DAKAR – How did Ivory Coast come to this? After gaining independence from France in 1960 with Felix Houphouet-Boigny as President, the country became the world’s largest exporter of cocoa beans and a significant exporter of coffee and palm oil. Throughout the 1960’s and 1970’s, sizeable export earnings, combined with easy access to credit, fueled an economic surge dubbed the “Ivorian miracle.” But then, escalating debts and plummeting commodity prices started taking their toll. Africa’s El Dorado was lost.
In 1990, Houphouet-Boigny appointed Alassane Ouattara, the governor of the Central Bank of the West African States, as Prime Minister to fix Ivory Coast’s growing economic problems. After Houphouet-Boigny’s death in 1993, Henri Konan Bédié assumed the presidency and revised the electoral code to bar Ouattara from entering the 1995 presidential contest on the grounds that he was not an Ivorian national. Bédié, not surprisingly, was re-elected unopposed. And, not surprisingly, he was soon accused of widespread corruption and toppled in a military coup in 1999.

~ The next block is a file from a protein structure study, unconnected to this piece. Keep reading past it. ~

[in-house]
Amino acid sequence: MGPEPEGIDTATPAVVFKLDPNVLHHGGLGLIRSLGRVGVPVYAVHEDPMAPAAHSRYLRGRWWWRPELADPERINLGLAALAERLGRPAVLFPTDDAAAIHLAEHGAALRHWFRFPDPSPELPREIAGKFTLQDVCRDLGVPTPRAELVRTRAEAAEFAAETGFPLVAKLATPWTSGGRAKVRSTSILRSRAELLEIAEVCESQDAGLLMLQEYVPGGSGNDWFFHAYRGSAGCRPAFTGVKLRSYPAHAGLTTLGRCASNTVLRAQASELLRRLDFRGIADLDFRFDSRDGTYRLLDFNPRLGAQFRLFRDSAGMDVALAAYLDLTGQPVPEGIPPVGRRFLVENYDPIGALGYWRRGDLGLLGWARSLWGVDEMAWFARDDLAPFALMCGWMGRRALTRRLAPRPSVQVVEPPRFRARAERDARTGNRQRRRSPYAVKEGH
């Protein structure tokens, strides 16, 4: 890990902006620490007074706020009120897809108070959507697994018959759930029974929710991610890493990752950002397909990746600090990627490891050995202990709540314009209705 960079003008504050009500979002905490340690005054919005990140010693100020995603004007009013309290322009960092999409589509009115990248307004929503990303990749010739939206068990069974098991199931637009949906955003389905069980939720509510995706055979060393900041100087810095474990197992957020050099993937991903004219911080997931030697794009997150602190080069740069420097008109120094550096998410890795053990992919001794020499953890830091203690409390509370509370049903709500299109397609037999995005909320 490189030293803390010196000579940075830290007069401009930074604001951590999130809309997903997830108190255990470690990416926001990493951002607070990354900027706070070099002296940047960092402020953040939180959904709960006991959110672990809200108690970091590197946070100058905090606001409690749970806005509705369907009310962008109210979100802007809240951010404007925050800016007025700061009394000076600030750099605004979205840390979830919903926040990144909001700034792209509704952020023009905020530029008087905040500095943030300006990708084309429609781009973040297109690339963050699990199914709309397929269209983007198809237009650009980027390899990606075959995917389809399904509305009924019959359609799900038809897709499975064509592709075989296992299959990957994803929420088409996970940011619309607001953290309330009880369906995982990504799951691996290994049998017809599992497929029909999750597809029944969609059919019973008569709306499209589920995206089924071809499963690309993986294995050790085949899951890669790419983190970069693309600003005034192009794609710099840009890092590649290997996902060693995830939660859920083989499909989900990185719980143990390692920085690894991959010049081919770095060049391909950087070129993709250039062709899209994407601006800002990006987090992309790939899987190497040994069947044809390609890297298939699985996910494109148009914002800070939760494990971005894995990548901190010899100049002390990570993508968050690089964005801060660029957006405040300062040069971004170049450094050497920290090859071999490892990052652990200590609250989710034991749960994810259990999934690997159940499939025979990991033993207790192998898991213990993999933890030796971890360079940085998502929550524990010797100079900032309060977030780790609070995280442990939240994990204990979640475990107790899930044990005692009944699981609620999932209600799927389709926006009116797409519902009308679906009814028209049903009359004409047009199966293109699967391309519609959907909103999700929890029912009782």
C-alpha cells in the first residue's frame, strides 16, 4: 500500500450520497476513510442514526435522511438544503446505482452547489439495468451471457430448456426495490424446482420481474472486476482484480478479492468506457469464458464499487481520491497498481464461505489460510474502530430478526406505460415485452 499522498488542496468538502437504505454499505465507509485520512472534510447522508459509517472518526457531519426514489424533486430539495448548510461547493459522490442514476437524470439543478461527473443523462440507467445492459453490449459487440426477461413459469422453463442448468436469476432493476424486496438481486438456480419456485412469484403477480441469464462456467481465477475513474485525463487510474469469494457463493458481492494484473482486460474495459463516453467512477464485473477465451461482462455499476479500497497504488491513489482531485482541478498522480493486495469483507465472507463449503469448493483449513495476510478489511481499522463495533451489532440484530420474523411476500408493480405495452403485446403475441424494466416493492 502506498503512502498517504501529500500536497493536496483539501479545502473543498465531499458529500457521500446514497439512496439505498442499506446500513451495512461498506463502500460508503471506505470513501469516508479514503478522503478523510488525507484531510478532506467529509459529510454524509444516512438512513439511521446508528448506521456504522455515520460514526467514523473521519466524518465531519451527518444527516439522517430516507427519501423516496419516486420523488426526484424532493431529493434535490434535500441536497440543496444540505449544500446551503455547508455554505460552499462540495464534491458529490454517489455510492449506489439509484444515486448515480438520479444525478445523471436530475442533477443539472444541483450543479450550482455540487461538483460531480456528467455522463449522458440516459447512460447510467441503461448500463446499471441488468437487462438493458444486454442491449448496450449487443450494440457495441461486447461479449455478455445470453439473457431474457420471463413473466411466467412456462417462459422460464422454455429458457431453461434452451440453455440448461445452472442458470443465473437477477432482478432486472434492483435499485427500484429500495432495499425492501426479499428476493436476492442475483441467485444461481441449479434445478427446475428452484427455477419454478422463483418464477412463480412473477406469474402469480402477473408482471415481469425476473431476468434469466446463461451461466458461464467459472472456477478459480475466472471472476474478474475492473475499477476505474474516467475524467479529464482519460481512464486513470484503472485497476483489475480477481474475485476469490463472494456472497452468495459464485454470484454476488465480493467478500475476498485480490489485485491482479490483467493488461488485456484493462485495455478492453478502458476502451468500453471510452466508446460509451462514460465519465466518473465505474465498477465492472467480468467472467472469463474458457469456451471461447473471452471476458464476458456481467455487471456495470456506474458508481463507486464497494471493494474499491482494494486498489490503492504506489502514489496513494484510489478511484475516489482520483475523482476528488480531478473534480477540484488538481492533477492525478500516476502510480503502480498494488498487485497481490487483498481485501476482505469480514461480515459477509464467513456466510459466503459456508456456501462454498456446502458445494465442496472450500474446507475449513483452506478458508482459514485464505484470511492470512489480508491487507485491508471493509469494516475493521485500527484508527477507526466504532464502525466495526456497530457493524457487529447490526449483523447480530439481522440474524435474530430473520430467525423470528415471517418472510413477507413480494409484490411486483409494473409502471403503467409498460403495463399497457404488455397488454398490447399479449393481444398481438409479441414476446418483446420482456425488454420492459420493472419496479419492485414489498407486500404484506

It was in the midst of this militarization of Ivorian politics that Laurent Gbagbo emerged as the main opposition leader. When Robert Guéi, the military leader, organized a flawed presidential election in 2000, of which he declared himself to be the winner, a popular uprising ousted him and elevated Gbagbo to the post.
In 2002, Ivory Coast was rocked by a rebel uprising that partitioned the country, with the government led by Gbagbo controlling the south, pro-Ouattara rebels controlling the north, and a French army camped between the two.